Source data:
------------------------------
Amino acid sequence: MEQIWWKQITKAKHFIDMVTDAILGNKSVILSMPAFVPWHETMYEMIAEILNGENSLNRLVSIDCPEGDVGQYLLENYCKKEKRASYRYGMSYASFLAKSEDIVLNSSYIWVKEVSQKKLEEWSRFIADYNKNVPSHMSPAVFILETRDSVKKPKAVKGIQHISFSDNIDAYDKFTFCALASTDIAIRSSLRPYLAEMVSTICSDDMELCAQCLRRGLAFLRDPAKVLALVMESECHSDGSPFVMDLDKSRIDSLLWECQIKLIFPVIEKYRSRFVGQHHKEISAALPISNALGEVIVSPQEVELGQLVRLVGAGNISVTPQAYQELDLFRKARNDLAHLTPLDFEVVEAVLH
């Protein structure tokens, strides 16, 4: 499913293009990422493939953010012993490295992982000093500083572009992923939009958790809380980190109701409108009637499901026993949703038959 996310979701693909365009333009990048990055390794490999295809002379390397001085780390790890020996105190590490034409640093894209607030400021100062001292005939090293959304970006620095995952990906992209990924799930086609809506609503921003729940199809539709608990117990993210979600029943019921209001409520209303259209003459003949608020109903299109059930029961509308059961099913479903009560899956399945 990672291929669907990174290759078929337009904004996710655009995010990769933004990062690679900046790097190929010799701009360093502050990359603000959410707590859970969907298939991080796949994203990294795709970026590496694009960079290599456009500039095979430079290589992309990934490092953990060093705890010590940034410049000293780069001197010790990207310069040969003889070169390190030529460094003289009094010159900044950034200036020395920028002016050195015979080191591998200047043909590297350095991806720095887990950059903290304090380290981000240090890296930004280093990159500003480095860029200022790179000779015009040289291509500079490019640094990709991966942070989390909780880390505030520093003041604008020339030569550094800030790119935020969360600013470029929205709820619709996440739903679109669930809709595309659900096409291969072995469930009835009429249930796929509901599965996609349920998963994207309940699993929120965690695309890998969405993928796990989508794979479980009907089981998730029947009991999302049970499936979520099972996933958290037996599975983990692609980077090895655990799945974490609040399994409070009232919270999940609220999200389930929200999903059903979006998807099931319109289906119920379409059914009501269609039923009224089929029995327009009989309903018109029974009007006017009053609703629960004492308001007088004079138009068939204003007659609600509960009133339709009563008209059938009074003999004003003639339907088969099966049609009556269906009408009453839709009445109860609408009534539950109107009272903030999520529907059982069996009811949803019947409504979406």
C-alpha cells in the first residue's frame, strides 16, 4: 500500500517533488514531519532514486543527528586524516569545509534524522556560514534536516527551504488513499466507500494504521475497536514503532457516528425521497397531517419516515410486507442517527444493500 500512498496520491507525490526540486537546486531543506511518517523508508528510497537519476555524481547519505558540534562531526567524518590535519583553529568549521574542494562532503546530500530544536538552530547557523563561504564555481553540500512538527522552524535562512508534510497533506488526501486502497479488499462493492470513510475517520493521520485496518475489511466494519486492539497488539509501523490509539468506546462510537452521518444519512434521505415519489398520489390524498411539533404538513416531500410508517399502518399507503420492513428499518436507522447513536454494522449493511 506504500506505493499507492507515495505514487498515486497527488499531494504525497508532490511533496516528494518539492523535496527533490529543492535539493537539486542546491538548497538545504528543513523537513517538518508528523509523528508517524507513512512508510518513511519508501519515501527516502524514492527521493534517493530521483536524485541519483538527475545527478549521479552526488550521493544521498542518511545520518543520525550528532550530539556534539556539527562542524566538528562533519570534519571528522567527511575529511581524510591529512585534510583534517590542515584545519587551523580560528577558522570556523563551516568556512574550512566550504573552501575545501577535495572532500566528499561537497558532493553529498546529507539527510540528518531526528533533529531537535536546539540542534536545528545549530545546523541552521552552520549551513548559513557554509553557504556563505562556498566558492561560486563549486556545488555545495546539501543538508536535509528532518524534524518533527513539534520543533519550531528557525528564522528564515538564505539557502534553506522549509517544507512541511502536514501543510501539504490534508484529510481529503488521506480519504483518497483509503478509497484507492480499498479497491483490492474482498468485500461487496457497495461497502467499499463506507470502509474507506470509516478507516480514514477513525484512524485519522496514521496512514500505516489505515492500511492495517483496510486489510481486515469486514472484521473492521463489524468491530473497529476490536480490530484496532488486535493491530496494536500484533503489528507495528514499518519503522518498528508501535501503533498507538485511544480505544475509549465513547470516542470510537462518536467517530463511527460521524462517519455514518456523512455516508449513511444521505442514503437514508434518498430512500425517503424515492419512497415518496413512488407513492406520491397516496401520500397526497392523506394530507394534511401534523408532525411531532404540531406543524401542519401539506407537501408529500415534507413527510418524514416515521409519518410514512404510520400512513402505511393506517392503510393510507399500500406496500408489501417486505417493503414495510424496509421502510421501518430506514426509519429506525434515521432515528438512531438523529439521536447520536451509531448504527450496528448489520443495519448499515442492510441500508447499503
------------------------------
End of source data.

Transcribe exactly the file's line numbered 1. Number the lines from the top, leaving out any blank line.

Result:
Amino acid sequence: MEQIWWKQITKAKHFIDMVTDAILGNKSVILSMPAFVPWHETMYEMIAEILNGENSLNRLVSIDCPEGDVGQYLLENYCKKEKRASYRYGMSYASFLAKSEDIVLNSSYIWVKEVSQKKLEEWSRFIADYNKNVPSHMSPAVFILETRDSVKKPKAVKGIQHISFSDNIDAYDKFTFCALASTDIAIRSSLRPYLAEMVSTICSDDMELCAQCLRRGLAFLRDPAKVLALVMESECHSDGSPFVMDLDKSRIDSLLWECQIKLIFPVIEKYRSRFVGQHHKEISAALPISNALGEVIVSPQEVELGQLVRLVGAGNISVTPQAYQELDLFRKARNDLAHLTPLDFEVVEAVLH